Some photography snobs cite the capability to shoot in manual mode as a badge of honor, eschewing any other mode as something akin to cheating. But I’m a longtime professional photographer, and while yes, I do like shooting in fully manual mode, I use Aperture Priority mode on a regular basis as well.
Typically represented by a capital A (or sometimes Av, short for Aperture Value) on the camera mode dial, aperture priority allows the photographer to dial in this specific exposure setting—the ƒ-stop—and asks the camera to calculate the correct corresponding shutter speed in the instant before the shutter is released. Before we get ahead of ourselves, let’s back up just a moment for a better understanding of how aperture priority mode works.
A camera has three primary exposure modifiers: aperture, shutter speed and ISO. The aperture (also called ƒ-stop) is the size of the opening in the lens, which modifies the amount of light that’s let into the camera. The shutter speed modifies the duration that light is let into the camera. And the ISO (or film speed, back in the old days) represents how sensitive to light the sensor will be. A higher ISO is more sensitive to light (and produces more noise), while a lower ISO is less light sensitive but produces a cleaner signal and better image quality. These days, though, sensor technology is so good that even high ISOs still look great.
It’s by adjusting these three settings in combination that a proper exposure is established. If you allow in less light with a smaller aperture, you’ll need to balance it with more light from a longer shutter speed. Add to one, take away from the other. Simple, right?
Well, sometimes it’s not so simple, particularly in situations in which the light is changing. This could be when I’m on the move, photographing in full sun then moments later in shade. Or when I’m photographing indoors and then quickly I’m outside again. These changing situations make automatic exposure modes much more convenient than continuously recalculating the correct manual exposure. But rather than turning over all the control to the camera, modes such as Aperture Priority and Shutter Priority allow the photographer to retain manual control over one specific setting. In this case, it’s Aperture Priority, where the photographer sets the ƒ-stop and the camera calculates the correct shutter speed to accompany it.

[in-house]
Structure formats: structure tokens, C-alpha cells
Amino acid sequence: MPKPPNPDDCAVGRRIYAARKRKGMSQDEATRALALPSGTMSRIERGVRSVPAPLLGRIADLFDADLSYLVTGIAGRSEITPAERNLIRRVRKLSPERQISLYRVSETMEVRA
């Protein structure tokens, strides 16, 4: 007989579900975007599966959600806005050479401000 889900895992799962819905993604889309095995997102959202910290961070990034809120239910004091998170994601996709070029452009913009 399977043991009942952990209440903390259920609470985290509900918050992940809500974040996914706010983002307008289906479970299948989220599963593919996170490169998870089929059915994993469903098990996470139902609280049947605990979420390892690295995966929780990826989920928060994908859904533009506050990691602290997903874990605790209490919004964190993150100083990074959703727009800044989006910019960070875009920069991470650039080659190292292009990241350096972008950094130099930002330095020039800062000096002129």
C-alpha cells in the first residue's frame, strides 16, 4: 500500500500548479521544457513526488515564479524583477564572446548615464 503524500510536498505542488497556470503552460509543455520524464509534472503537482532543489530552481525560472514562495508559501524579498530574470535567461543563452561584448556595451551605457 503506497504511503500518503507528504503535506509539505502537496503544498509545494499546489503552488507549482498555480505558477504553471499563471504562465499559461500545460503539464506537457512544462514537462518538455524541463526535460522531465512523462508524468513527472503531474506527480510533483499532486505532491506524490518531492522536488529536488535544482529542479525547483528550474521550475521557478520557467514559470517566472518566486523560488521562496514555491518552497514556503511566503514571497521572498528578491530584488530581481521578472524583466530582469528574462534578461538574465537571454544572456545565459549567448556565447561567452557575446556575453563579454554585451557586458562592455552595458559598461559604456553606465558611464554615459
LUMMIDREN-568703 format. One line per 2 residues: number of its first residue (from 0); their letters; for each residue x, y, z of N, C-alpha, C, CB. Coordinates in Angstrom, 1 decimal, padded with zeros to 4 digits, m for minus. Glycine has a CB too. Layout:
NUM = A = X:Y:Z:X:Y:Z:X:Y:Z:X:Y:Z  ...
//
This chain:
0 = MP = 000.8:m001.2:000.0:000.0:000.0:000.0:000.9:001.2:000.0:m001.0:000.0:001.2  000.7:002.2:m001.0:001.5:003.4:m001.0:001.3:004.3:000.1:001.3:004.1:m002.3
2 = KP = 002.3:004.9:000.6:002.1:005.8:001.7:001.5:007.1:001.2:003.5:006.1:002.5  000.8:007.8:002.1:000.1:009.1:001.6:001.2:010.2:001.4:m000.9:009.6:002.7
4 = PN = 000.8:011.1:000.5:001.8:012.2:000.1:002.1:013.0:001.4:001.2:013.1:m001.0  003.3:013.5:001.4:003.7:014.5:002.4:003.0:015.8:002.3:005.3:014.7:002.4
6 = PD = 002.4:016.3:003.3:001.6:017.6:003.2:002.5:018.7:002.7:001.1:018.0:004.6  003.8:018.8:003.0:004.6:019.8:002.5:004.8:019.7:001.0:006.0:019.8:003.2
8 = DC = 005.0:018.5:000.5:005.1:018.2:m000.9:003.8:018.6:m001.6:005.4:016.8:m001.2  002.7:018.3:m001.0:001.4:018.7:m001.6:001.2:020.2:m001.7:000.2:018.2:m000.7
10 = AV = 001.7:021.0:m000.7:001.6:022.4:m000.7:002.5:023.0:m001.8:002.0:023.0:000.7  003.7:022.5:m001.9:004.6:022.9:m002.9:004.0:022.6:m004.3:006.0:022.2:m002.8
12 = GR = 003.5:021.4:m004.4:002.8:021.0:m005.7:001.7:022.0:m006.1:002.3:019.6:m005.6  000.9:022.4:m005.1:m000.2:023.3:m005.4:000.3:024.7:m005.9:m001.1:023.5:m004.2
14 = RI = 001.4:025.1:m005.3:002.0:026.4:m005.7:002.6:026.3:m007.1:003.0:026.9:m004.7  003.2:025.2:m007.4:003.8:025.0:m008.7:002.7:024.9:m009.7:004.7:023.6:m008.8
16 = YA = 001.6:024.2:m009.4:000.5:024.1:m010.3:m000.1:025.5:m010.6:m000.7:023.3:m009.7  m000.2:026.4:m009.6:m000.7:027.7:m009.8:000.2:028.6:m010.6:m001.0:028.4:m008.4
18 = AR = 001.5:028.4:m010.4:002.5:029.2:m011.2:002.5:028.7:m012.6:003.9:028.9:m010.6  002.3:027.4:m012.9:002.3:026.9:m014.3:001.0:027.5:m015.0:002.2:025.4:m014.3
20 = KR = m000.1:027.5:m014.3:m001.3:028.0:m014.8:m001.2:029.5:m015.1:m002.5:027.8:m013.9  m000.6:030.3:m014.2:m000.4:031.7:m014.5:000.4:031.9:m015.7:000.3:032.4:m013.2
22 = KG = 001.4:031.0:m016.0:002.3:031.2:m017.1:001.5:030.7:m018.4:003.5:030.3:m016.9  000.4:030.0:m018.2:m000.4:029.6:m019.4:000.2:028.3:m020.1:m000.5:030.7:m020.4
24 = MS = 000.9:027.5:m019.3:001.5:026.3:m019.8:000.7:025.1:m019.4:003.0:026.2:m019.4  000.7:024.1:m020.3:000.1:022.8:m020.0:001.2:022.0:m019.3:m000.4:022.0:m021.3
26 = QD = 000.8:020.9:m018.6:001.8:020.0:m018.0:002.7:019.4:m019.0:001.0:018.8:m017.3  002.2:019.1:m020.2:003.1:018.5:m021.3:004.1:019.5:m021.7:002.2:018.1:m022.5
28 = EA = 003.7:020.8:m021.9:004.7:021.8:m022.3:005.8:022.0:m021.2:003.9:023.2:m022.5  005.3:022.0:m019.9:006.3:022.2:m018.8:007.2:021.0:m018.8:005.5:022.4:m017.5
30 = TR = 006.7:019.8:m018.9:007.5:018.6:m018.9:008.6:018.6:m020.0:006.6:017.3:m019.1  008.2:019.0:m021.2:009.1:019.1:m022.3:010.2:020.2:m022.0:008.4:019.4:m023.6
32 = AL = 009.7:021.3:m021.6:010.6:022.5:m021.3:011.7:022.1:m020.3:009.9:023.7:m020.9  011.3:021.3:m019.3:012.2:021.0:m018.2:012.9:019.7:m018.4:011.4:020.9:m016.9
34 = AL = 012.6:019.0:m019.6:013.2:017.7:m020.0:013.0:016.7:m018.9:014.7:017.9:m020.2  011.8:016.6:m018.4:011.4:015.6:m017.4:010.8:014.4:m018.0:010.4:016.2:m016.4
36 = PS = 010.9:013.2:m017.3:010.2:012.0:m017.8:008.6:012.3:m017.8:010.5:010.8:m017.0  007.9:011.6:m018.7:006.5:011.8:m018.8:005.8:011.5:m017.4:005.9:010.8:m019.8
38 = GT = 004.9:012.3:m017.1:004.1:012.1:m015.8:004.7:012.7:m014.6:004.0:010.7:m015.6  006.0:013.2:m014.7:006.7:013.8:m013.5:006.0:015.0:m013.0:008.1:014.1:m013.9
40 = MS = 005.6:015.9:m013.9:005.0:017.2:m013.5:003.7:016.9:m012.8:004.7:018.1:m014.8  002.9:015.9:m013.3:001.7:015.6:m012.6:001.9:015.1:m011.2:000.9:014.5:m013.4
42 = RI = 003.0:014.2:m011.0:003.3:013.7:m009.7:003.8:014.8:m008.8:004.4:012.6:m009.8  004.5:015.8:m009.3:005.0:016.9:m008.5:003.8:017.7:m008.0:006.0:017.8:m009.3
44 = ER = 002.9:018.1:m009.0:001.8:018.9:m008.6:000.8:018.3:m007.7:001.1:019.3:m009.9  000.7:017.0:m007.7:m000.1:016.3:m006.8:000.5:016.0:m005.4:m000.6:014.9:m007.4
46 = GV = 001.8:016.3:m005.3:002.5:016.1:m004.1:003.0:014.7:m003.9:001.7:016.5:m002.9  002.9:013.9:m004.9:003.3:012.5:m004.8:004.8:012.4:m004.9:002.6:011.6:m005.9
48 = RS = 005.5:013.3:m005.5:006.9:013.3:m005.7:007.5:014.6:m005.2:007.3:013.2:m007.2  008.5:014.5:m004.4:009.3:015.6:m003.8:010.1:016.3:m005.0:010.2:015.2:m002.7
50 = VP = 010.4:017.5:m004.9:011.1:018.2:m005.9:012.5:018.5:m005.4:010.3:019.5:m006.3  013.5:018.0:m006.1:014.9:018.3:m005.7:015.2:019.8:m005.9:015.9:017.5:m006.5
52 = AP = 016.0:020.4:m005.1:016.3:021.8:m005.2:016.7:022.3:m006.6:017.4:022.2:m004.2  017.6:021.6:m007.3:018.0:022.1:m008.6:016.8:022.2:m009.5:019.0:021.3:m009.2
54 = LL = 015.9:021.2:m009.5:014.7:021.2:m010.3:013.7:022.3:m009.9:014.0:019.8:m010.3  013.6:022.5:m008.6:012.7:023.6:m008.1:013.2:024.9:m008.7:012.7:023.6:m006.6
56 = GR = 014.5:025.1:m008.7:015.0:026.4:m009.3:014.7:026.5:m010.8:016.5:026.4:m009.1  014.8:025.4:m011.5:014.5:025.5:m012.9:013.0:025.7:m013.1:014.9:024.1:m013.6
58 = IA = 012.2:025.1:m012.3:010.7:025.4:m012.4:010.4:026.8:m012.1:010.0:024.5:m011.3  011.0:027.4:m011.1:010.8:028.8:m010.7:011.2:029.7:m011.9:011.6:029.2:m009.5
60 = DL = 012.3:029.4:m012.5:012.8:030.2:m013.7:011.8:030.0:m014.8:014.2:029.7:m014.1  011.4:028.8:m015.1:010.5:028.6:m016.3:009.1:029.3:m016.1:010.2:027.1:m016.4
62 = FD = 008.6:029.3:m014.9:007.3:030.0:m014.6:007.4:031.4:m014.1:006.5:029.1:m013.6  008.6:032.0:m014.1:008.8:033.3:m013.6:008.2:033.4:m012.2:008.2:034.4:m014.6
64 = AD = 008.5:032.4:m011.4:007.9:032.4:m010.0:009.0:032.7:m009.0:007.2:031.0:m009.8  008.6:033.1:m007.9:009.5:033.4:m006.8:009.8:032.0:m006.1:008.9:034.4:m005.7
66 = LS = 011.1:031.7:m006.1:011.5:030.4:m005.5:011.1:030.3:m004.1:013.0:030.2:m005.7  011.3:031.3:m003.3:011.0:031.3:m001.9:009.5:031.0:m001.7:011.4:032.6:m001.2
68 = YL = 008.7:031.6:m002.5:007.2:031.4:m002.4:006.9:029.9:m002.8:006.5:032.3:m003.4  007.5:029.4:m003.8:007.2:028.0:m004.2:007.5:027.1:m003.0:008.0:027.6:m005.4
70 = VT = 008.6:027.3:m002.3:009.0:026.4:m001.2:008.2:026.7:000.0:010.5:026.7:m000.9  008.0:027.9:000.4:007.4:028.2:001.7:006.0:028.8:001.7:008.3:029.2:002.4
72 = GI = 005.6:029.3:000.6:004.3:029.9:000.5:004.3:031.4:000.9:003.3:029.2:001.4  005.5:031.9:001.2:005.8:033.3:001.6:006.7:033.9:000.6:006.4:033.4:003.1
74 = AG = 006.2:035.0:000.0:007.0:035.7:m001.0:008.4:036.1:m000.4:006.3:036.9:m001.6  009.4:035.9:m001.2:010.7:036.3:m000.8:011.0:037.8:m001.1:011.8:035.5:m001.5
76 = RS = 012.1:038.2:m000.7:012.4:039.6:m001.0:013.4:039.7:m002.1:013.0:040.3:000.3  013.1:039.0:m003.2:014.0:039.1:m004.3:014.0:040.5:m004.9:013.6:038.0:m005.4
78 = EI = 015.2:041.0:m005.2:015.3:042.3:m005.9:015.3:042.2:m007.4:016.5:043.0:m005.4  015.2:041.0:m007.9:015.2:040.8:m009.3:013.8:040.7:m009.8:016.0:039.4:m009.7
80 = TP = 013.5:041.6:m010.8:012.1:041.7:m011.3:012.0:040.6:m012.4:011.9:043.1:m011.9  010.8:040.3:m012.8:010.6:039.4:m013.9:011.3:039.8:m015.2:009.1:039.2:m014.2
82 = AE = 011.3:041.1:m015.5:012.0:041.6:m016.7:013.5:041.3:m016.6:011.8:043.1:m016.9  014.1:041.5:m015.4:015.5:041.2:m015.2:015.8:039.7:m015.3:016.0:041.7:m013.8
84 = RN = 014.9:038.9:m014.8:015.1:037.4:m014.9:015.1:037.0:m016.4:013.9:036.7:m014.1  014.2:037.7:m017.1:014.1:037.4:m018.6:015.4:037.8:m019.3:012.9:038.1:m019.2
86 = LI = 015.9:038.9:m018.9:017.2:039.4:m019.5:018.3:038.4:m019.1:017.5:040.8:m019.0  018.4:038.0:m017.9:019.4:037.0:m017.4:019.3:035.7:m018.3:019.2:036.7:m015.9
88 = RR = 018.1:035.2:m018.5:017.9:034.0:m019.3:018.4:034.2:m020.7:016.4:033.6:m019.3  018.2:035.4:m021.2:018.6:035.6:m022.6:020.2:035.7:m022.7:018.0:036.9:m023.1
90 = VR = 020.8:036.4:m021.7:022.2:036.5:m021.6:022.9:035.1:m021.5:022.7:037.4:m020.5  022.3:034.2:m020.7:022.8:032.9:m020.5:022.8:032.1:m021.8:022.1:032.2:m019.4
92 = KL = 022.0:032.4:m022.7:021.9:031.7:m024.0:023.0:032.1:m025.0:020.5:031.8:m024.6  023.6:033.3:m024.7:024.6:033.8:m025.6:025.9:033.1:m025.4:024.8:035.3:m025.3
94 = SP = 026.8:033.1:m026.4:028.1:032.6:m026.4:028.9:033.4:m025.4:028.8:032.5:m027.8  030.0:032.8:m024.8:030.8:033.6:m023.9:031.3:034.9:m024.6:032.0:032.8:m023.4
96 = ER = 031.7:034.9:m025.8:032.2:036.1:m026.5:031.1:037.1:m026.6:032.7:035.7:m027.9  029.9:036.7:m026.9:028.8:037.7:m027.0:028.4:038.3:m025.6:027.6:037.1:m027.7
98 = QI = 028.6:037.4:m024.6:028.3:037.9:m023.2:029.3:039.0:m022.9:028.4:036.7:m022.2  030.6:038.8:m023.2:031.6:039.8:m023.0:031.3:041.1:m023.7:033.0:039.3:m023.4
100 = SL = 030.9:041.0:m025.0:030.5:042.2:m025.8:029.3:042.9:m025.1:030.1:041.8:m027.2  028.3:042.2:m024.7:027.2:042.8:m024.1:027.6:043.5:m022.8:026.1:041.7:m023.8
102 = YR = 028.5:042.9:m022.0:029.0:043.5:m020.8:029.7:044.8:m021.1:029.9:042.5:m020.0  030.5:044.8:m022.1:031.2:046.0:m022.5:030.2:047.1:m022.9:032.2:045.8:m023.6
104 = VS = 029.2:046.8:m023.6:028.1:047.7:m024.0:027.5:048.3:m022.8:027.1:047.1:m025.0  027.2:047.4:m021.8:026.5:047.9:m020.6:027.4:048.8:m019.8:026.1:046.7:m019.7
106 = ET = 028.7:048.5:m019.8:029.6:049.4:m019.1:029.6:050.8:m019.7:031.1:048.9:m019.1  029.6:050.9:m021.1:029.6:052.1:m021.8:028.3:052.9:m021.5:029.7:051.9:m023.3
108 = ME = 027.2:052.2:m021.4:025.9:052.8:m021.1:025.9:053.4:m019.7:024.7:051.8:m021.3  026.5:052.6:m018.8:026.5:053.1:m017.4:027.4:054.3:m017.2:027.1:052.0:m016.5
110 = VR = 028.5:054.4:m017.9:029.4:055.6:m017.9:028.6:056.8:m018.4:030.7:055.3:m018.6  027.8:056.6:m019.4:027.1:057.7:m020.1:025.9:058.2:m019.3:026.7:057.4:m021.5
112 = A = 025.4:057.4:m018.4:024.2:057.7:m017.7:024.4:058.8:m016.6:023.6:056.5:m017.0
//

When is Aperture Priority mode particularly helpful? In situations where the photographer wants to set a specific depth of field and have that take priority over the shutter speed. Or, somewhat counter-intuitively, when the shutter speed is crucial in a slightly different way. More on that in a moment.
When I’m photographing people, I often want a shallow depth of field in order to put the focus on the subject and let the background fall out of focus. In these cases, I dial in a fast ƒ/2 aperture via Aperture Priority, and the camera will choose the appropriate shutter speed to accompany it. (Alternatively, if I wanted maximum depth of field, I could set ƒ/32 in Aperture Priority mode and the camera would choose a slow enough shutter speed to allow for it.)
With ƒ/2 dialed in and the camera set on Aperture Priority mode, I can walk around from light to dark and the camera will compensate by slowing the shutter speed to, say, 1/30th when I’m in low light, and speeding it up to 1/500th if I’m in brighter light. All the while, the ƒ/2 aperture remains constant, and my exposures will be accurate.
Another instance in which Aperture Priority mode makes sense is when a travel or landscape photographer wants to create lots of sharp image area through greater depth of field. They can dial in a tiny aperture such as ƒ/22, and in Aperture Priority the camera will determine which shutter speed will produce the correct exposure. Be warned, though, that in this case, a tripod may be necessary if low light requires a long shutter speed that’s too long to handhold.
What about the counterintuitive approach I mentioned? Here’s how that works.
Let’s say you’re photographing a baseball game and the action is fast-moving. You probably want to use the fastest shutter speed possible, no? Well if the sun is going in and out from behind the clouds, or if part of the field is in shade, you can use Aperture Priority to account for that. By choosing the fastest aperture available on your lens (let’s say it’s ƒ/2) via Aperture Priority mode, you’ve effectively ensured that your camera will choose the fastest shutter speed possible for whatever light you encounter.
Why not just use Shutter Priority in that setting? It would work fine, but you might sometimes sacrifice a bit of speed or inadvertently underexpose. For instance, if you dial in 1/500th as the Shutter Priority shutter speed, the camera might stop down to ƒ/4 in bright sunlight—effectively “wasting” two stops of speed on that ƒ/4 aperture. Had you set ƒ/2 in Aperture Priority, that same lighting would have enabled an even faster 1/2000th shutter speed.
And if you had set the shutter speed to 1/2000th in Shutter Priority, when the light dips a bit the camera might open the lens all the way to ƒ/2, but if it still isn’t enough you’ll end up with an underexposed frame. Thinking outside the box though, you can prioritize the fastest possible shutter speed by thoughtfully using Aperture Priority.
Check back in the coming weeks for a continued look at exposure modes, including Shutter Priority.